It is better to keep the stars in situ and modify them in-place if you are so inclined. There are two main ways you can do that in ST. You can use the Life module's Isolate preset (selected by default) with full mask set ("green"). This will push back a busy star field and re-focus the attention on the bigger structures. The other method is to put the stars in a mask and use the Shrink module (revamped in 1.7). Or... combine them. :)

Great work!
Ivo Jager
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Re: Developing NGC7000 using ST: can I do better?

Post by polslinux »

Hello Ivo,
thanks for your answer and, most importantly, for your software :mrgreen:
The coloring is spot-on - looking at the dataset it appears you even managed the slight chromatic aberration of your lens very well too (there are techniques to deal with that if it becomes a problem).
I'm happy to know that I manged to correct the chromatic aberration, but honestly I don't know how I did it :mrgreen: I just played around with ST settings. Do you have any idea on what I could have done to fix it?
I can see some walking noise - dither between frames if practical to solve that. StarTools 1.7 now has walking noise reduction if needed.
Yea, I saw that too :( unfortunately, I have no idea how to dither with my skyguider pro. When I will buy the ASI Air pro for guiding, I will be able to dither in RA. Maybe this will help?
For star-crowded widefields like these, signal fidelity is not so much an issue, however, it may be worth finding out if ASTAP can turn off white-balancing.
The white balancing causes luminance noise to increase before StarTools can track and mitigate it.
Interesting, I'll have a look at it. Worst case I'll spawn up a Windows VM and install DSS. Unfortunately, DSS doesn't work well on WINE :cry:
I'm not a massive fan of StarNet++ for a few reasons. Intuitively star removal sounds like a great idea; remove the stars, work on what's "underneath", put them back again. However in practice the results are quite the opposite; I can almost always pick images that were processed (e.g. stars removed and then layered back in) using StarNet++ as they usually contain many artefacts and detail that doesn't actually exist in reality. I actually really hope it is a fad that will go away soon. It is somewhat useful for star mask creation for applications that don't have decent tools (e.g. PI), but ST does and all its modules are star-aware. Truth be told, I cringe every time I see an image where it was employed. :( That's just me though and it's a free world! There is a guide for using StarNet in conjunction with StarTools here.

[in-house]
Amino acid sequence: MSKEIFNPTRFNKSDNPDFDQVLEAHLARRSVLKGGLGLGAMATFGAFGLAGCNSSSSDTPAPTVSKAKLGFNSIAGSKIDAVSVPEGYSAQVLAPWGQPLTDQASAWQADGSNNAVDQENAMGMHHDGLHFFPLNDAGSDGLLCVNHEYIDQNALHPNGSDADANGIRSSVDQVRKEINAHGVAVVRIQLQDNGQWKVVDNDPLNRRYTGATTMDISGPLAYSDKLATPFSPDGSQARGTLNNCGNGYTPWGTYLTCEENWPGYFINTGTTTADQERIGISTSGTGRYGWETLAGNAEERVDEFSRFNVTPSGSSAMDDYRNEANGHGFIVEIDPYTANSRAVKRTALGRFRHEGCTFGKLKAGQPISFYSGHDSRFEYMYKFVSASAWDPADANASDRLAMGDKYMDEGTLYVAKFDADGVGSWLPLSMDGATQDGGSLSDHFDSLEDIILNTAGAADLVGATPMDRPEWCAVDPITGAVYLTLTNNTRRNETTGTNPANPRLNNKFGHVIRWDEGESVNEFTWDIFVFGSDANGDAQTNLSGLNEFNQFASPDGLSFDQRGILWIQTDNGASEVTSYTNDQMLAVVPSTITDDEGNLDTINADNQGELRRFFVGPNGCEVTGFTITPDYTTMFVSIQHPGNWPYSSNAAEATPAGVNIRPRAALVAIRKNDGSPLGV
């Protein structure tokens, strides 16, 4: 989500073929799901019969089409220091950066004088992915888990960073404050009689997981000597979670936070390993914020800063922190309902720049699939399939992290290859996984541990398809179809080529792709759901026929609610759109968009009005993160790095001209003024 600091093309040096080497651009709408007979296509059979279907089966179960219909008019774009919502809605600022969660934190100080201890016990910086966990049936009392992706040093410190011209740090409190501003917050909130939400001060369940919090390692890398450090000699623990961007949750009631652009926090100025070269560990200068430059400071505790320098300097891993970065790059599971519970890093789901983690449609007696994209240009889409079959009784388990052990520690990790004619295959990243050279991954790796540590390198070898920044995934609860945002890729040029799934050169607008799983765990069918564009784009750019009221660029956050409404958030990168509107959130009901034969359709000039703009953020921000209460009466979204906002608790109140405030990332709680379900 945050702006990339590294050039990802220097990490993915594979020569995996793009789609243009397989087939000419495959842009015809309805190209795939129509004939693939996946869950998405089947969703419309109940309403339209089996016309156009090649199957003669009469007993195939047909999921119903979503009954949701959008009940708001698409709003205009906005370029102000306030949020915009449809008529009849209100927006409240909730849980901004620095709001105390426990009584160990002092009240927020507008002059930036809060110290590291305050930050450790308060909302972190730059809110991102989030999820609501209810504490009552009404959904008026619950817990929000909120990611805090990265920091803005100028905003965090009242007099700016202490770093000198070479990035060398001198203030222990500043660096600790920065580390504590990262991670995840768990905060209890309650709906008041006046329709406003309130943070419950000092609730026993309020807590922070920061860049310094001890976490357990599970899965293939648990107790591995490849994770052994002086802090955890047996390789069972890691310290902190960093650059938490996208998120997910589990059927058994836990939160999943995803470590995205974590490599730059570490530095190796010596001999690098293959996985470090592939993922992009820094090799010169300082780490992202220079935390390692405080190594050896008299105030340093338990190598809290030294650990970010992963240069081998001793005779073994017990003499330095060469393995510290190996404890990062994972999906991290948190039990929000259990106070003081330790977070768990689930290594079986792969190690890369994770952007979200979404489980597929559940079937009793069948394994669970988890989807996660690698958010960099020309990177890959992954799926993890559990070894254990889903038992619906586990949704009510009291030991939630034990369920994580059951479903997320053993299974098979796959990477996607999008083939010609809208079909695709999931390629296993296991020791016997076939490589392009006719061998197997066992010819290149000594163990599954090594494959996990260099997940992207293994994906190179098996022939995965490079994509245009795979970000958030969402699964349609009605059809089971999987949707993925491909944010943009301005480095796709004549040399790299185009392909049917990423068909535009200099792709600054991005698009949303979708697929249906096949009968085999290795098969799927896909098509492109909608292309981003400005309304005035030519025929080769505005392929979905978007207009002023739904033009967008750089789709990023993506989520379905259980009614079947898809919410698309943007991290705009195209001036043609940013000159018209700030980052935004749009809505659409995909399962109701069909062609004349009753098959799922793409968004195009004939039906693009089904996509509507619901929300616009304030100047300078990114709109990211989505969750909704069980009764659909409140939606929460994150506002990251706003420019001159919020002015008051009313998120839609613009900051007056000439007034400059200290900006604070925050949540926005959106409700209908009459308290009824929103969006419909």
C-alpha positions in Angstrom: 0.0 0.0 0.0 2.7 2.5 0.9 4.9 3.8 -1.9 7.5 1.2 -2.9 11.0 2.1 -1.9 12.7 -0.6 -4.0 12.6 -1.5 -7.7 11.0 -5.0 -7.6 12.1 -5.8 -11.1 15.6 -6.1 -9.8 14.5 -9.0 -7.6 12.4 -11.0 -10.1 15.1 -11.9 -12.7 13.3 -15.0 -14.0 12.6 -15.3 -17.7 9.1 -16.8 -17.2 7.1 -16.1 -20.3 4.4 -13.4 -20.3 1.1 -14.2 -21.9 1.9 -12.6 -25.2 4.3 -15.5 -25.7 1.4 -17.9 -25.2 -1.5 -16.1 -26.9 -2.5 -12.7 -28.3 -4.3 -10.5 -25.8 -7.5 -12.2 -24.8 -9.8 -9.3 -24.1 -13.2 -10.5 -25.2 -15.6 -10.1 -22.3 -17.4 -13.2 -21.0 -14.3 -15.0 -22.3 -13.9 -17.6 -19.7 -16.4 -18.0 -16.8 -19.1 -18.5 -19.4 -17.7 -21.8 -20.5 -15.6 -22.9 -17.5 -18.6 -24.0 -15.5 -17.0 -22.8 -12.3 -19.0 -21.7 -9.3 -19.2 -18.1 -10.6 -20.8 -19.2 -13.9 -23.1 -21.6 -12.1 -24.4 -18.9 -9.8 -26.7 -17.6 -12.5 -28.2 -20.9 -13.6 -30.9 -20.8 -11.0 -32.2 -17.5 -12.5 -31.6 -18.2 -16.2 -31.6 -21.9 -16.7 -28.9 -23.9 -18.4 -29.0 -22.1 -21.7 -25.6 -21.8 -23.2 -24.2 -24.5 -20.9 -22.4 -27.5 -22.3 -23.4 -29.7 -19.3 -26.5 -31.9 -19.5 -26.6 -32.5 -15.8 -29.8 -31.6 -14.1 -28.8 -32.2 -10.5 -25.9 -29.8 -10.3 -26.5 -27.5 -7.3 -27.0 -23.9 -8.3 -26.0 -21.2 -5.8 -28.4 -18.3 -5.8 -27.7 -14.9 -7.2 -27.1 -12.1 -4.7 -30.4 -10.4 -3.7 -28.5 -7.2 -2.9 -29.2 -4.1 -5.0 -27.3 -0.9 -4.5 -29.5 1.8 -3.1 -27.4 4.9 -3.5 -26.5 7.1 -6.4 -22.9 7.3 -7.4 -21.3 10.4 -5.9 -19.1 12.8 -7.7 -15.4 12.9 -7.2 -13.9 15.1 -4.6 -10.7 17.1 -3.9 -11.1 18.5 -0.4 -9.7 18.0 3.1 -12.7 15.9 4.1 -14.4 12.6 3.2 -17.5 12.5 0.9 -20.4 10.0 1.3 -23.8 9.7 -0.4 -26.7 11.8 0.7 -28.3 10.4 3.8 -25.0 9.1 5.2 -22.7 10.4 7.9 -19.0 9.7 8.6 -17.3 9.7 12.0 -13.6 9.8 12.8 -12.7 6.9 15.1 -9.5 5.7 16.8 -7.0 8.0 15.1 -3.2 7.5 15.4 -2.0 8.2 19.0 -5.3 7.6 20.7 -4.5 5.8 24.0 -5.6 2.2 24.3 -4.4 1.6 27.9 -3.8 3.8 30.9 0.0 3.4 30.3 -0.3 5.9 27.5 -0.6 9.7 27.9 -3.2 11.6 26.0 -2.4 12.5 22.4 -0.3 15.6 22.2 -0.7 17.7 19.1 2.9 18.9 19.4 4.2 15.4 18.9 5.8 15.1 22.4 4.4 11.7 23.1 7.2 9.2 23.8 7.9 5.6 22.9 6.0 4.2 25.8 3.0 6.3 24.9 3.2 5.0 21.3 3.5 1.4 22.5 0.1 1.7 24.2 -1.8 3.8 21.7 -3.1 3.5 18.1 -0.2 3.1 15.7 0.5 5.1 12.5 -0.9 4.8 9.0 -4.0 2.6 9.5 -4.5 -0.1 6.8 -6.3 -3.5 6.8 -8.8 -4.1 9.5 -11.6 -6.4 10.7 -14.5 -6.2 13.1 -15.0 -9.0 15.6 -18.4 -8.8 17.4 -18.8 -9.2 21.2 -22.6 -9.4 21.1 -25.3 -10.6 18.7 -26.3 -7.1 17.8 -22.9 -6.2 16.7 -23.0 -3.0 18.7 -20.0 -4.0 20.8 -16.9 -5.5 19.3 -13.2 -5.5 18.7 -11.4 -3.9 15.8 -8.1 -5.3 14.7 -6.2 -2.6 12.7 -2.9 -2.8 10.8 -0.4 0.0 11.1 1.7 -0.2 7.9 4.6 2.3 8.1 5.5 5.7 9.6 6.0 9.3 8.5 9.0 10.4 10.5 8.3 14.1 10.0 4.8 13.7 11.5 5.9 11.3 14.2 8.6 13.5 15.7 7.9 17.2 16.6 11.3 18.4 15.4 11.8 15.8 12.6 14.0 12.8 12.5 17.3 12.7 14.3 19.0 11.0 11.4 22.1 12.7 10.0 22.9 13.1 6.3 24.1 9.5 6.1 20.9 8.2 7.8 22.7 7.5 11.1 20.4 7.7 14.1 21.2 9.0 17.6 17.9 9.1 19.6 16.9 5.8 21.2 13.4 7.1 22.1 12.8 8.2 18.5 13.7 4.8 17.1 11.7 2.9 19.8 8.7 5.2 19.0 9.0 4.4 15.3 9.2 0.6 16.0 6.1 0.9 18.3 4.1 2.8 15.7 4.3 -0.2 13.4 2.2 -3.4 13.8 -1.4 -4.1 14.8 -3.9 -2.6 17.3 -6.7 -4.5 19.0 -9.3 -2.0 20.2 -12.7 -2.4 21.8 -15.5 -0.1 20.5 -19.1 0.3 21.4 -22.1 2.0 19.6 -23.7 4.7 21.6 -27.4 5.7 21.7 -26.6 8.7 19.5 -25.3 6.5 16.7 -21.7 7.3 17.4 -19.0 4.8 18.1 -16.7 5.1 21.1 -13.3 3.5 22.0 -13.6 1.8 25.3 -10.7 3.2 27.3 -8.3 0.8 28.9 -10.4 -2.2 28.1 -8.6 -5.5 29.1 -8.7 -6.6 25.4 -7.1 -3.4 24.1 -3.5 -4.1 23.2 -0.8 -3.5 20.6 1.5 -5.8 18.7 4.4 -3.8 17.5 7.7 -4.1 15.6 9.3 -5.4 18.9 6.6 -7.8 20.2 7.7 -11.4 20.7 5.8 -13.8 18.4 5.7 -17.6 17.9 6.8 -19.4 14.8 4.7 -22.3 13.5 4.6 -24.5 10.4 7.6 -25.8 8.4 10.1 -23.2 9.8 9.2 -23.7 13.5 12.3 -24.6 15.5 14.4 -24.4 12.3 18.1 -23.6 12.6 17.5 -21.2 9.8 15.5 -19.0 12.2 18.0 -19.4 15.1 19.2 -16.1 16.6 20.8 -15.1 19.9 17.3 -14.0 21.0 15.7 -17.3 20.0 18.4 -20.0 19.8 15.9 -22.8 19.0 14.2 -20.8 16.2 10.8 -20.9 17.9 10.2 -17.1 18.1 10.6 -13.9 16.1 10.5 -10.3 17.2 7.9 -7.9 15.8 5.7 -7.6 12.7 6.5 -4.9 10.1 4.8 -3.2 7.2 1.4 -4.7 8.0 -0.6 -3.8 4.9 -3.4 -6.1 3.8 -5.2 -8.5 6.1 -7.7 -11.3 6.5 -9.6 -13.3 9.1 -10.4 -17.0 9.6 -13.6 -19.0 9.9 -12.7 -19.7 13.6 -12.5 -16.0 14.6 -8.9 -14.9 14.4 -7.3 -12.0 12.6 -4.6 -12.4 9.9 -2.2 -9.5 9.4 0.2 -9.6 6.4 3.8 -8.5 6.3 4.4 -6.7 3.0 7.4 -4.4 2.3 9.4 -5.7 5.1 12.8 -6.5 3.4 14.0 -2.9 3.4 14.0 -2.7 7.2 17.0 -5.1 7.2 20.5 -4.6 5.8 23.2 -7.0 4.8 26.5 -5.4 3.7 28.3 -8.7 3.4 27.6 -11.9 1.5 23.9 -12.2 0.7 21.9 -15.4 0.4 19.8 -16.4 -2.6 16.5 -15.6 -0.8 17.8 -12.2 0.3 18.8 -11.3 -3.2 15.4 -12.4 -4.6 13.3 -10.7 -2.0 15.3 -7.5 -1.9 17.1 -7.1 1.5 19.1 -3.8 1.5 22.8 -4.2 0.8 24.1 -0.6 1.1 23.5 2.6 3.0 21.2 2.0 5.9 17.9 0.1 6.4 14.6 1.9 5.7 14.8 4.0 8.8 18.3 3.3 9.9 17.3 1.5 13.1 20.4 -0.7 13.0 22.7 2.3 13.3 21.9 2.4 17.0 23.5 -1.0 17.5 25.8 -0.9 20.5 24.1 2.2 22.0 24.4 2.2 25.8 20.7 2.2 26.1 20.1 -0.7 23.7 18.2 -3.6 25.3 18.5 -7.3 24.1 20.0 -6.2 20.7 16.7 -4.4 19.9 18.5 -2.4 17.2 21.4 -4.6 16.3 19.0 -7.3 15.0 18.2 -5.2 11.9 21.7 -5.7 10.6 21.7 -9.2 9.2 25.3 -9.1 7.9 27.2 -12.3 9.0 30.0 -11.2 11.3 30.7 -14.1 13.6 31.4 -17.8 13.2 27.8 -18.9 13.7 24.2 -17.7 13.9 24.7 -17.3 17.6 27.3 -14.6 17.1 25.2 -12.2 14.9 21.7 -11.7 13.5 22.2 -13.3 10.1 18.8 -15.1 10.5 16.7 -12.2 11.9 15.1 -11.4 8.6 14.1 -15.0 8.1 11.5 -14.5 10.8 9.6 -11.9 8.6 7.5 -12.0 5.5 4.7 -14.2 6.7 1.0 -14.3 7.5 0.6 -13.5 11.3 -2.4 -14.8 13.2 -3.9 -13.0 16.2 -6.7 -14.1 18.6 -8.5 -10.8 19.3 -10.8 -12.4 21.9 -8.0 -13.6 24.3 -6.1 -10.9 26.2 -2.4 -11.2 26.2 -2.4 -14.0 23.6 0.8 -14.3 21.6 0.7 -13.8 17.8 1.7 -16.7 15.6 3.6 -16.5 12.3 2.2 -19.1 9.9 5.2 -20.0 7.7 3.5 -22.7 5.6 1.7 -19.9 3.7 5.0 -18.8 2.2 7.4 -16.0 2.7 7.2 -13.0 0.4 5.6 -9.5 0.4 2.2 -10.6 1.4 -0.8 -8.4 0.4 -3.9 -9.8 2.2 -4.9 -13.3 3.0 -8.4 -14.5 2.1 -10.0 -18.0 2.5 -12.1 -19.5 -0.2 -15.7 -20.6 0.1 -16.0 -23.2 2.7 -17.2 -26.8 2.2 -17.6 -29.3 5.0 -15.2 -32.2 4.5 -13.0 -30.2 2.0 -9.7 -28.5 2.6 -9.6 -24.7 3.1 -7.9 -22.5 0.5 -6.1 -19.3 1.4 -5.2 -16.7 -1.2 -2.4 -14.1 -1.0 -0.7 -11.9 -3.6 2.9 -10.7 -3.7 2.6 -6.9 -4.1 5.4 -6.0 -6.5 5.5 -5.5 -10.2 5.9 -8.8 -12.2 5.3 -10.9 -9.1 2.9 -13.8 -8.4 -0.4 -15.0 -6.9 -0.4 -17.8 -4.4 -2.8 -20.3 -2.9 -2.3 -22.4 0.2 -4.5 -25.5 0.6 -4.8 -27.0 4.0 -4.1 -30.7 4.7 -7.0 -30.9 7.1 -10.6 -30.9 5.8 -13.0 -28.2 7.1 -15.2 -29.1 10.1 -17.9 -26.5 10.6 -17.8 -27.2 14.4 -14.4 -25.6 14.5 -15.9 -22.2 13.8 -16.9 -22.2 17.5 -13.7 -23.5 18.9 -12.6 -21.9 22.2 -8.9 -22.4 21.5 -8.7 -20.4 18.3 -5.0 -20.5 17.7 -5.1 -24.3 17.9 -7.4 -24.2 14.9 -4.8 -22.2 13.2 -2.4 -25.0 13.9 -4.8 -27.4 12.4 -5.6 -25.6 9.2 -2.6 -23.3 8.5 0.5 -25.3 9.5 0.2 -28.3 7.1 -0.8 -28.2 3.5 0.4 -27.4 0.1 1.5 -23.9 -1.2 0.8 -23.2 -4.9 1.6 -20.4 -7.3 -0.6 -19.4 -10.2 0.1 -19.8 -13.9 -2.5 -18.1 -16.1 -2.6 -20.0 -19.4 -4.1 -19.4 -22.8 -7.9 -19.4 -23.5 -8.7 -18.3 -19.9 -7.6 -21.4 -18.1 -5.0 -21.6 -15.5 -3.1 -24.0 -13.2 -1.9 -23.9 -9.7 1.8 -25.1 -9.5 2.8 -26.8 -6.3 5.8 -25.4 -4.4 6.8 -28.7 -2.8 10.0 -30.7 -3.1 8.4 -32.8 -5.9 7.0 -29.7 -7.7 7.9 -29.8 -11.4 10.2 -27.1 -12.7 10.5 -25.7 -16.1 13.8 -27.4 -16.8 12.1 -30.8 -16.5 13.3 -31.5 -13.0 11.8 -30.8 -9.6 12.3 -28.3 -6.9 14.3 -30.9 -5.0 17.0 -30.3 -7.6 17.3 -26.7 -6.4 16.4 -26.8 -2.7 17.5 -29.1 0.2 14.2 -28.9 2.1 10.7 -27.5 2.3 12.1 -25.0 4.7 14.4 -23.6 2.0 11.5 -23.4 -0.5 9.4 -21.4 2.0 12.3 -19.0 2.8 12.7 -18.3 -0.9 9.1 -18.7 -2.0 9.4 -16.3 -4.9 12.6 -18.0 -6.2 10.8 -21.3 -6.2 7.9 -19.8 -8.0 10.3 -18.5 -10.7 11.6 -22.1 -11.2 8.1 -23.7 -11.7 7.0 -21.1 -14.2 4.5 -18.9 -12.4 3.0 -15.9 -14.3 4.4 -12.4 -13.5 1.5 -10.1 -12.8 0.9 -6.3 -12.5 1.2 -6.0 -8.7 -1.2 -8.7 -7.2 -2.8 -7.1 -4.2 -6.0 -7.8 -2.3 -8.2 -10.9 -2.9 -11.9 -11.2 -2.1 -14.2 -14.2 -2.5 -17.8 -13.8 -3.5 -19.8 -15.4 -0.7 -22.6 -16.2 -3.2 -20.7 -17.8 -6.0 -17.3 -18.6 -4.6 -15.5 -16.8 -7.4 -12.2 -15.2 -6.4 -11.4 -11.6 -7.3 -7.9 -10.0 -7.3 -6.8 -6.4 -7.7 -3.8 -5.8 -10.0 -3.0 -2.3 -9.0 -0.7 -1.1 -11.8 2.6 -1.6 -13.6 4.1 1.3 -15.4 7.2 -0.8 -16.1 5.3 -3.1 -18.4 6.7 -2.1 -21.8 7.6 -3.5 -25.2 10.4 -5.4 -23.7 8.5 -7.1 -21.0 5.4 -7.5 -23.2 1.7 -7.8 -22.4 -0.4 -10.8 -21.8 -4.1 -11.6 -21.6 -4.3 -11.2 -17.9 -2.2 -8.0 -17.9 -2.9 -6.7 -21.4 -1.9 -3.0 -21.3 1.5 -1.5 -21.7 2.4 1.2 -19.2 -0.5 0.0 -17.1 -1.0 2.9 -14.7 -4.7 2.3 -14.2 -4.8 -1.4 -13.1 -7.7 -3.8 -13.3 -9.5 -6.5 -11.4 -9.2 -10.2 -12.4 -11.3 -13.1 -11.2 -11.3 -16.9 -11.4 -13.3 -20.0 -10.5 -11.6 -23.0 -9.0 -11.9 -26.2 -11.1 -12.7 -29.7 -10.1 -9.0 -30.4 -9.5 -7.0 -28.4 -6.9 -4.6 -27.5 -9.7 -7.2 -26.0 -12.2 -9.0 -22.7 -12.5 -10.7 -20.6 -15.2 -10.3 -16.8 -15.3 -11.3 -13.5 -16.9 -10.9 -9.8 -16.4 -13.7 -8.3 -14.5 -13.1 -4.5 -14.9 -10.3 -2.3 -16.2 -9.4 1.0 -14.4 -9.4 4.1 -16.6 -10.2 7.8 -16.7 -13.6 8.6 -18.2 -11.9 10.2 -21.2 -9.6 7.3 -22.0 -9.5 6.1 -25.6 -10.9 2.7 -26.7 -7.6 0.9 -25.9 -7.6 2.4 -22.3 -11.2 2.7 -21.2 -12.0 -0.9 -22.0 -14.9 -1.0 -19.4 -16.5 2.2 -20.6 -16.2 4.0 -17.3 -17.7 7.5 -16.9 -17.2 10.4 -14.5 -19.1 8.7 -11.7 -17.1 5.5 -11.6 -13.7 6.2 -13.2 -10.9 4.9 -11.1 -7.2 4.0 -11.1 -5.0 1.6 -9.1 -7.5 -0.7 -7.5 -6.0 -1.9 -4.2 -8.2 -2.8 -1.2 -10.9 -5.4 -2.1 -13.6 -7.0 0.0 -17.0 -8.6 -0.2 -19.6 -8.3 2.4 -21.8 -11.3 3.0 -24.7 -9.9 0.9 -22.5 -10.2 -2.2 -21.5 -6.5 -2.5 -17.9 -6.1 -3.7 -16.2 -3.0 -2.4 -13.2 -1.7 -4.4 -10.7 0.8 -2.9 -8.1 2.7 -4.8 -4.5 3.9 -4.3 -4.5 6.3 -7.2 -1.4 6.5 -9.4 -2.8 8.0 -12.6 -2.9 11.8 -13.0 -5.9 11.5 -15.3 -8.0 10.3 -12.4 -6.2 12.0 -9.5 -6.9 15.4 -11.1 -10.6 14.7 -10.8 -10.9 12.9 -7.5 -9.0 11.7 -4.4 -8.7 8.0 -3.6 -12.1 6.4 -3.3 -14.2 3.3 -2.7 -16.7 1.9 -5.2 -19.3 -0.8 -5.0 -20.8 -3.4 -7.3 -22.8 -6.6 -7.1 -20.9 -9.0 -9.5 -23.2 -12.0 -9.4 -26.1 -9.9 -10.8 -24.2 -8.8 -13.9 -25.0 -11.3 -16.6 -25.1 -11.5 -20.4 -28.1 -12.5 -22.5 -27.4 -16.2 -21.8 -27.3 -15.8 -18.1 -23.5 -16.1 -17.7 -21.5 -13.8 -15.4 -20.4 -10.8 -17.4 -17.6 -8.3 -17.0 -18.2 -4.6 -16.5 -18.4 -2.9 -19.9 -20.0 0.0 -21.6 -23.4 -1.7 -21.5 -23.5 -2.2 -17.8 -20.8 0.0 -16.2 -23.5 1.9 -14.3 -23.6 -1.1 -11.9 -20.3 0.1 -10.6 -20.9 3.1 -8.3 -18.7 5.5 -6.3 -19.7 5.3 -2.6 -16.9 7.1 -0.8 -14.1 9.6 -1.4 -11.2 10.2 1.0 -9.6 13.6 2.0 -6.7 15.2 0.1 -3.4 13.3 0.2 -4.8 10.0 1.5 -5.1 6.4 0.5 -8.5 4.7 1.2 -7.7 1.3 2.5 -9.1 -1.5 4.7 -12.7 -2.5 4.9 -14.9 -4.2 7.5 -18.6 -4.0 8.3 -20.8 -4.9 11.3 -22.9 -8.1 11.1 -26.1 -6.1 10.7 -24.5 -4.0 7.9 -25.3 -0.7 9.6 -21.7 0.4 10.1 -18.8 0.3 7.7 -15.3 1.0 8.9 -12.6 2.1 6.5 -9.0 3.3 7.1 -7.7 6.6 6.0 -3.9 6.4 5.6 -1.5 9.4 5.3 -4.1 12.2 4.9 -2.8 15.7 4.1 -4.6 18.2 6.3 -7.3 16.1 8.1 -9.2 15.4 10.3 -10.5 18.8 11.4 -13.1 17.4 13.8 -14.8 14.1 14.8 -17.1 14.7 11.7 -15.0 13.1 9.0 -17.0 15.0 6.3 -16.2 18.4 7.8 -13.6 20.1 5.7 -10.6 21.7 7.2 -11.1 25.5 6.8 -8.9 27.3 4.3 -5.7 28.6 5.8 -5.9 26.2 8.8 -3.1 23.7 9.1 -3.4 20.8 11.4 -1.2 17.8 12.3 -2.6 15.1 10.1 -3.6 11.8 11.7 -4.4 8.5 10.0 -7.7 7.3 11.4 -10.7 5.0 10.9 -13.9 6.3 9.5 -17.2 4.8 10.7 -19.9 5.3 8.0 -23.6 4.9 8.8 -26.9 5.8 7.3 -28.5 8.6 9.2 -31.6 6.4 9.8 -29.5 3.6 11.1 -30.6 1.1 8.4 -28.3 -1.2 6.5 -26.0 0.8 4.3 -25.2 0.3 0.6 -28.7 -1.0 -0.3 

It is better to keep the stars in situ and modify them in-place if you are so inclined. There are two main ways you can do that in ST. You can use the Life module's Isolate preset (selected by default) with full mask set ("green"). This will push back a busy star field and re-focus the attention on the bigger structures. The other method is to put the stars in a mask and use the Shrink module (revamped in 1.7). Or... combine them.
I've played a bit with it in the past and, honestly, I'm not a big fan of it too. I'm more than happy with what I'm achieving with ST, so I see no need to complicate my life ;) I should spend my spare time to better learn ST instead :thumbsup:
Great work!
Thanks a lot :)
And going a bit off-topic, just so you know, the top 2 reasons why I bought ST are:
  1. you: always active and always ready to give us suggestions! Thanks a lot and keep up the amazing job you're doing :thumbsup:
  2. ST's user-friendliness and its results: I was blown away with how simple it is to post process an image with ST compared to other tools :obscene-drinkingcheers: